Michigan voters spoke decisively in November 2018 by approving an initiative to legalize marijuana for adult use within the state. While the state worked expeditiously to get the new program online last year, the city of Detroit is dragging its feet. In late January, the Detroit City Council voted to prolong the city’s moratorium on adult-use marijuana businesses.
“The City Council voted unanimously Tuesday to extend its temporary ban on recreational marijuana sales until spring as it works on a law to govern how they operate and ensure residents can participate,” the Detroit News reported.
“It’s clear that Detroit’s medical marijuana industry is overwhelmingly owned and operated by individuals who don’t live in the city and take their dollars back to their communities,” City Councilman James Tate, who sponsored the moratorium, claimed.
He added, “We’re not anti-marijuana. But we’re pro Detroit.”
These big picture arguments for protectionism aren’t particularly novel to the marijuana industry, of course. People have debated the merits of free trade versus mercantilist protectionism for centuries. Economist David Ricardo demonstrated the superiority of free trade more than 200 years ago and that view continues to be upheld by economists from across the political spectrum, reaching from Milton Friedman to Paul Krugman.
The basic free-market argument is that foreign investment into a city like Detroit drives economic growth and produces opportunities for people that wouldn’t otherwise exist. That’s why most localities seek to attract as much outside investment as possible, even if some of the entrepreneurial profits are ultimately distributed to foreign owners. Irrational fear of these owner distributions, however, is what fuels protectionist concerns like those espoused by the Detroit City Council, which seems to be suggesting it would rather forego generating employment opportunities for locals altogether than allowing outside investment to flow to Detroit.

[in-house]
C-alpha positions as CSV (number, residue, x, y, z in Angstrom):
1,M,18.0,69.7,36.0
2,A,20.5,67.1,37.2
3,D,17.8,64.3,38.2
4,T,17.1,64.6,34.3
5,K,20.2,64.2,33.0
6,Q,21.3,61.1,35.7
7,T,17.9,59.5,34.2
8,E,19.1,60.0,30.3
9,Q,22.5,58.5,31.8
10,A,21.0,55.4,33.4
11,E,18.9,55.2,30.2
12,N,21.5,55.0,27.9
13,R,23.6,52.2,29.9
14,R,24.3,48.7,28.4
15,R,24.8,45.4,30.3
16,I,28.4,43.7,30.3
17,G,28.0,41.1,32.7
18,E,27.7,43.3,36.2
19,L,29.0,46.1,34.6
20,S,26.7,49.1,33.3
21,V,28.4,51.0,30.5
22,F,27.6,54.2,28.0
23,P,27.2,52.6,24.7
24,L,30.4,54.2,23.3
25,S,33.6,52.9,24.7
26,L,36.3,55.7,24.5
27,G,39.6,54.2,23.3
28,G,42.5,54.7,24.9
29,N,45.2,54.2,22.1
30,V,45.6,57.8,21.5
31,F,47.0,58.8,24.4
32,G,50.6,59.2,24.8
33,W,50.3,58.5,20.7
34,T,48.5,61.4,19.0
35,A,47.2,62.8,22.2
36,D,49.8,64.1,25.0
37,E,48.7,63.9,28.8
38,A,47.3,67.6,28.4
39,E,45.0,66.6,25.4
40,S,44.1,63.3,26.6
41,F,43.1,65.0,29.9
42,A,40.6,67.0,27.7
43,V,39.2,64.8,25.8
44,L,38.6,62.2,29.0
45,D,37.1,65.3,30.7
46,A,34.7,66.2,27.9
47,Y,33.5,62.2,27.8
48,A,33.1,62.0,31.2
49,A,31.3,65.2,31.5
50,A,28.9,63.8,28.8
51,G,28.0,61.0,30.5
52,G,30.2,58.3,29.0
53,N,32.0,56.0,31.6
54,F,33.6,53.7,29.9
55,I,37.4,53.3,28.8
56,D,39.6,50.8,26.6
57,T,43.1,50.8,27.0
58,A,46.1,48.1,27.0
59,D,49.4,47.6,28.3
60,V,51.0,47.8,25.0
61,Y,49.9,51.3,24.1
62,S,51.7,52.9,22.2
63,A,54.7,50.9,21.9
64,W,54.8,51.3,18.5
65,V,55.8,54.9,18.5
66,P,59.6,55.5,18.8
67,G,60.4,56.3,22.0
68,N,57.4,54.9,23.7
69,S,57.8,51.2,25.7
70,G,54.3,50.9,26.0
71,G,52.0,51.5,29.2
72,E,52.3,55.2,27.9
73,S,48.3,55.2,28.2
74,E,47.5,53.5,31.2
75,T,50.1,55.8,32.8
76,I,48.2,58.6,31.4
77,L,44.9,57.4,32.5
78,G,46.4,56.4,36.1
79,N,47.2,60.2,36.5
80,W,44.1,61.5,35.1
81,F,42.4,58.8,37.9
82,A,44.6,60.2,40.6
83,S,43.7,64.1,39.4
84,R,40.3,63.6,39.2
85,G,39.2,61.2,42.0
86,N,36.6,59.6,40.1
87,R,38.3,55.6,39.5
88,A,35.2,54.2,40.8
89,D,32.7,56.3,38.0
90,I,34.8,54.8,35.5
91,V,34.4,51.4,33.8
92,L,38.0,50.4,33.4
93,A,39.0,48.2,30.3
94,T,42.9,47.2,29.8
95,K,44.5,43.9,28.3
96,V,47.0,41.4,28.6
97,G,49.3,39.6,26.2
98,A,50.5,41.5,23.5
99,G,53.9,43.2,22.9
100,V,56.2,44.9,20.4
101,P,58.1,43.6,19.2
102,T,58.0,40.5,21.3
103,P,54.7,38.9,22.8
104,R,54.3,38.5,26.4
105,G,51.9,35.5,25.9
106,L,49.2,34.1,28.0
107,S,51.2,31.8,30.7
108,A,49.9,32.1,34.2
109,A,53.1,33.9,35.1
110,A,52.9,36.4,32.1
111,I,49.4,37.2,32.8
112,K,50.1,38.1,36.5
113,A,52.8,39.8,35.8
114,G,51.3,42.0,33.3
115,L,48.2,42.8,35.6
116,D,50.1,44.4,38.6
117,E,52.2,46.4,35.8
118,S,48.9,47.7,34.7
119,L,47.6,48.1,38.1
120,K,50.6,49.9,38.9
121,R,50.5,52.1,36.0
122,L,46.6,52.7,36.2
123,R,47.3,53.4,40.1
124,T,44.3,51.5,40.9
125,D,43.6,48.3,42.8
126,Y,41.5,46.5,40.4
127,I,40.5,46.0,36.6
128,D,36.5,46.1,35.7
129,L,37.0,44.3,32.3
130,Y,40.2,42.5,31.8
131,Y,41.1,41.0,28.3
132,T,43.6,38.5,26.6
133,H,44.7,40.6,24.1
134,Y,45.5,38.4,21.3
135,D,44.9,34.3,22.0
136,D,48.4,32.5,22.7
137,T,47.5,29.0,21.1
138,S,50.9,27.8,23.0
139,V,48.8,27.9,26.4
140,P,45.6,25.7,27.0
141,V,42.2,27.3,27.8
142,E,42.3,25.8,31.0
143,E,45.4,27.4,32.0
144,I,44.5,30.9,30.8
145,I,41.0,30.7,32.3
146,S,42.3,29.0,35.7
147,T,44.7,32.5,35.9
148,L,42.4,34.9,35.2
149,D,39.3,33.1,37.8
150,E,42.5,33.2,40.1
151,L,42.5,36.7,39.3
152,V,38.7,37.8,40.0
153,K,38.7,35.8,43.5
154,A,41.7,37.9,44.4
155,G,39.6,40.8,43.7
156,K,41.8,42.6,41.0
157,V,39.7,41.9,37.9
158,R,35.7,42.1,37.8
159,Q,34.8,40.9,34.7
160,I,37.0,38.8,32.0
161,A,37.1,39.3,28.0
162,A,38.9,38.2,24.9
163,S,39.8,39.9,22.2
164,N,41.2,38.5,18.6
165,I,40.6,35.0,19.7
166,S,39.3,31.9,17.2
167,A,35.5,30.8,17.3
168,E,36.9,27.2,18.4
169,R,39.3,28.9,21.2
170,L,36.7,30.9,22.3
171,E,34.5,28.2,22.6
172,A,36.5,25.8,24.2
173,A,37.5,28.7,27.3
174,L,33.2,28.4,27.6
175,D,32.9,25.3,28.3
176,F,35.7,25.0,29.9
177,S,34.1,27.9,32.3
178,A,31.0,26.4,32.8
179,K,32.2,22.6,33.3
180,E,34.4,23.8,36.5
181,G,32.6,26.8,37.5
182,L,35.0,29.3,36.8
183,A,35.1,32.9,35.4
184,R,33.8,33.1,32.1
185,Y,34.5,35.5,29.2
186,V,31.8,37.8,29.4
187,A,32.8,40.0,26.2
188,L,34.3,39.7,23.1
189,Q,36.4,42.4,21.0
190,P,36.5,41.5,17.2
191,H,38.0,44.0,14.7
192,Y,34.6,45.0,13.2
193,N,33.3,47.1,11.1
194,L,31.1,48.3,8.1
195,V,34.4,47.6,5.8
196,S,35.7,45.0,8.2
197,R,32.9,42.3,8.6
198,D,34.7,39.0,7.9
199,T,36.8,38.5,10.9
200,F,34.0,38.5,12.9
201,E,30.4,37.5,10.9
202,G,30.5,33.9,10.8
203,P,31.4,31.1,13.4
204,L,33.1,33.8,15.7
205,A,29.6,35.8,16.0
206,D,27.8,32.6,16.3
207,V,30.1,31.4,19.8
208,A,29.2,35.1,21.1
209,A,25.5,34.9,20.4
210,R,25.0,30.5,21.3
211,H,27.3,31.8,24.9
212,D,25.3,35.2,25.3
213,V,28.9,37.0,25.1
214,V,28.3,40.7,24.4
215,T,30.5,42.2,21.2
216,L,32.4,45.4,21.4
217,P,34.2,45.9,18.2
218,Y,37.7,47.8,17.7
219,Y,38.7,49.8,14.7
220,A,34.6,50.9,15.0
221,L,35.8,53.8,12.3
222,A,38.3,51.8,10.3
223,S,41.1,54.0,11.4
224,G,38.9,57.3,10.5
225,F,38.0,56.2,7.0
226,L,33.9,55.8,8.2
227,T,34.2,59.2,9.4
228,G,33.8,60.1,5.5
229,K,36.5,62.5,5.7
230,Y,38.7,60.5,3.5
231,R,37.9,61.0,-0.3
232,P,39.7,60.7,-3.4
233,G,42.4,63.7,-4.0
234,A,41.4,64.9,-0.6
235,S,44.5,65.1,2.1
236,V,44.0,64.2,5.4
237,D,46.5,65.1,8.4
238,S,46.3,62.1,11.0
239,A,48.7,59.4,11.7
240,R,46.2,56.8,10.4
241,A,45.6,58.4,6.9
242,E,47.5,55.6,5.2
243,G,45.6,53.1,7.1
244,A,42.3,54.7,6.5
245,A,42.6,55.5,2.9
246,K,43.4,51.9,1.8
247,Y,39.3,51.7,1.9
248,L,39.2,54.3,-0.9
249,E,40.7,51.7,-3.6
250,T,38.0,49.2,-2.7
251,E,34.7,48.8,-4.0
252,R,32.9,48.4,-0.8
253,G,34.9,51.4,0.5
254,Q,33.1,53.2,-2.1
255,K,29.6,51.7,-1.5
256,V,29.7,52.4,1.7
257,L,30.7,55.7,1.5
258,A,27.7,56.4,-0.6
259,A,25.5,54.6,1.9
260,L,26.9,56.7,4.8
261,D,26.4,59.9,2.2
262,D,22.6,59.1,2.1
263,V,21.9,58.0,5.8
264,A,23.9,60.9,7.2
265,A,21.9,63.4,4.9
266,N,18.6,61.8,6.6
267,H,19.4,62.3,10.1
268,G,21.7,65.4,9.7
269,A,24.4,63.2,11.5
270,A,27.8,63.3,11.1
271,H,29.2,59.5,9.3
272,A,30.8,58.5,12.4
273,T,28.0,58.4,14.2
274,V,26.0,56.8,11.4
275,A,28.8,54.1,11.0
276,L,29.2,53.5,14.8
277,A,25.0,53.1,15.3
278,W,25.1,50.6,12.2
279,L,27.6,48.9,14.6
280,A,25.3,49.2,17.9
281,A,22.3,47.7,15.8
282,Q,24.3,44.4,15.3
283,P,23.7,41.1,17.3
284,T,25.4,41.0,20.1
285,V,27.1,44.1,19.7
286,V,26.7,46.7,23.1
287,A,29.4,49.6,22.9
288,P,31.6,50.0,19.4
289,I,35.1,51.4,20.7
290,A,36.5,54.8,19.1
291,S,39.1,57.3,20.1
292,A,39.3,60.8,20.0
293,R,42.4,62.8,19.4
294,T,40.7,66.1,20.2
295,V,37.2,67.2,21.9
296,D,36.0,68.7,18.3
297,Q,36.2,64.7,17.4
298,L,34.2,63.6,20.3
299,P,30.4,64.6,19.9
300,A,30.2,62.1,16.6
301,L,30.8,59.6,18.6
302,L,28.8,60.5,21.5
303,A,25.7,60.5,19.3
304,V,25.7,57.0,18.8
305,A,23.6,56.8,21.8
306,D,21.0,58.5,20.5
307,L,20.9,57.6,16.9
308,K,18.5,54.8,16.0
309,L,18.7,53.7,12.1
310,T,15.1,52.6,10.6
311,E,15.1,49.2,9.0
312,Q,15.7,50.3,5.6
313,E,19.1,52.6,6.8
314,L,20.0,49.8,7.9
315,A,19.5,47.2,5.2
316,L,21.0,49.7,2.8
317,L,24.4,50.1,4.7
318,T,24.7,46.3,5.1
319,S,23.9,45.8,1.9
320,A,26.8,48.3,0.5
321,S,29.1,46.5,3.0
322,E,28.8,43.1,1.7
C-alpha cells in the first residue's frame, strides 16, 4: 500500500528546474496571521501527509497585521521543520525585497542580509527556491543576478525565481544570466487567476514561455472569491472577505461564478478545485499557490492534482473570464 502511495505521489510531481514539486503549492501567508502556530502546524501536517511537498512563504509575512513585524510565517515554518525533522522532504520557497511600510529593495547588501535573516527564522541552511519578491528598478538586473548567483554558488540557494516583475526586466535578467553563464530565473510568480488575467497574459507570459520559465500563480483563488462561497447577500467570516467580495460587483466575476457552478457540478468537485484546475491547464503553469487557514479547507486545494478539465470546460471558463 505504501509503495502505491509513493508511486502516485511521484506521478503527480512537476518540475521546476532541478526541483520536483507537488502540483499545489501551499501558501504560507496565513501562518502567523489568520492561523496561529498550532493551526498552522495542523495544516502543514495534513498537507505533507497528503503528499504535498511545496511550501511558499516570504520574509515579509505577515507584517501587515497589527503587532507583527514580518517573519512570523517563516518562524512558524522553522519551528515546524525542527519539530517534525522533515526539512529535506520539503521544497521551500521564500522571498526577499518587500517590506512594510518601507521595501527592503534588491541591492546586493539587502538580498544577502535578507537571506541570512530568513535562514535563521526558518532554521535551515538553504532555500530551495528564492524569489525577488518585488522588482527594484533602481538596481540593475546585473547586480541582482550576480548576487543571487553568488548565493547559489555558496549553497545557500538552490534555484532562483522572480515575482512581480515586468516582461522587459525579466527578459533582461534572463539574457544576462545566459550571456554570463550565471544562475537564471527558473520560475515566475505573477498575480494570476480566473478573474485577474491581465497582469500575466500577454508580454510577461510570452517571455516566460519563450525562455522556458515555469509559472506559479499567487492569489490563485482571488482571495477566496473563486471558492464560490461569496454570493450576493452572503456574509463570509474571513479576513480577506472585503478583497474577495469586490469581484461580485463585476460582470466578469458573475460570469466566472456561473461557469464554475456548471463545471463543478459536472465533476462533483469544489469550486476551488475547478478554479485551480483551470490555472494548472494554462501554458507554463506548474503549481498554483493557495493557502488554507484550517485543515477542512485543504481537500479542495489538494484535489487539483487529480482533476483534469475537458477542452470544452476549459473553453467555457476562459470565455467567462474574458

Unfortunately, that’s like cutting off your nose to spite your face. Before the City Council unanimously approved the renewed moratorium, attorney Matthew Abel noted that black-market sales are leading to violence because residents have no place to legally purchase marijuana in the state’s largest urban center. “It’s supply and demand — there’s a higher demand for black market marijuana because it’s cheaper,” Detroit Police Chief James Craig said.
With possession of marijuana now legal in Michigan, a moratorium on legal shops empowers the black market and allows it to thrive. Los Angeles, and much of California, has already seen this scenario play out in negative ways. Los Angeles has repeatedly delayed the licensing process for its new marijuana businesses. Despite state voters legalizing marijuana, The Los Angeles Times reports:
“Less than 20 percent of cities in California — 89 of 482 — allow retail shops to sell cannabis for recreational use…A Times audit of Weedmaps this year found at least 220 unlicensed dispensaries in Los Angeles. By comparison, the city has issued only 187 temporary licenses for legal storefronts.”
In fact, due to the state’s complex regulations and high taxes, a recent survey found nearly 3,000 illegal marijuana dispensaries operating in California. Many of these are retail storefronts that consumers may not realize are illegal, but which don’t follow safety guidelines or pay taxes. Detroit should think twice before following Los Angeles down this path.
Detroit should be working quickly create an orderly, legal market. Councilman Tate, however, explained he wants to hold up the licensing process until he’s satisfied with the social equity components of a city licensing scheme, which would give preference to applicants from communities disproportionately affected by the drug war. But Michigan’s Marijuana Regulatory Agency has already created a statewide social equity program amid its comprehensive regulatory framework and there is little need for Detroit to duplicate the state’s work in this regard.
Michigan’s marijuana program is very different from California’s, where social equity programs are primarily designed at the city level. Further, California is easily the most dysfunctional marijuana market in the country, for a variety of reasons. Michigan has already designed some of the best marijuana rules in the country and should not look to import California’s problems.
The Detroit City Council should lean heavily on the already extensive regulation developed by state authorities and seek to pass a simple regulatory framework to license adult-use marijuana before the black market further takes hold or consumers in the city who do want to buy legal products are driven out into neighboring suburbs.
California is not the marijuana market states should seek to emulate. Rather, by utilizing the framework that is already in place in the state, Michigan and its local governments have the opportunity to establish one of the nation’s best functioning markets for legal marijuana.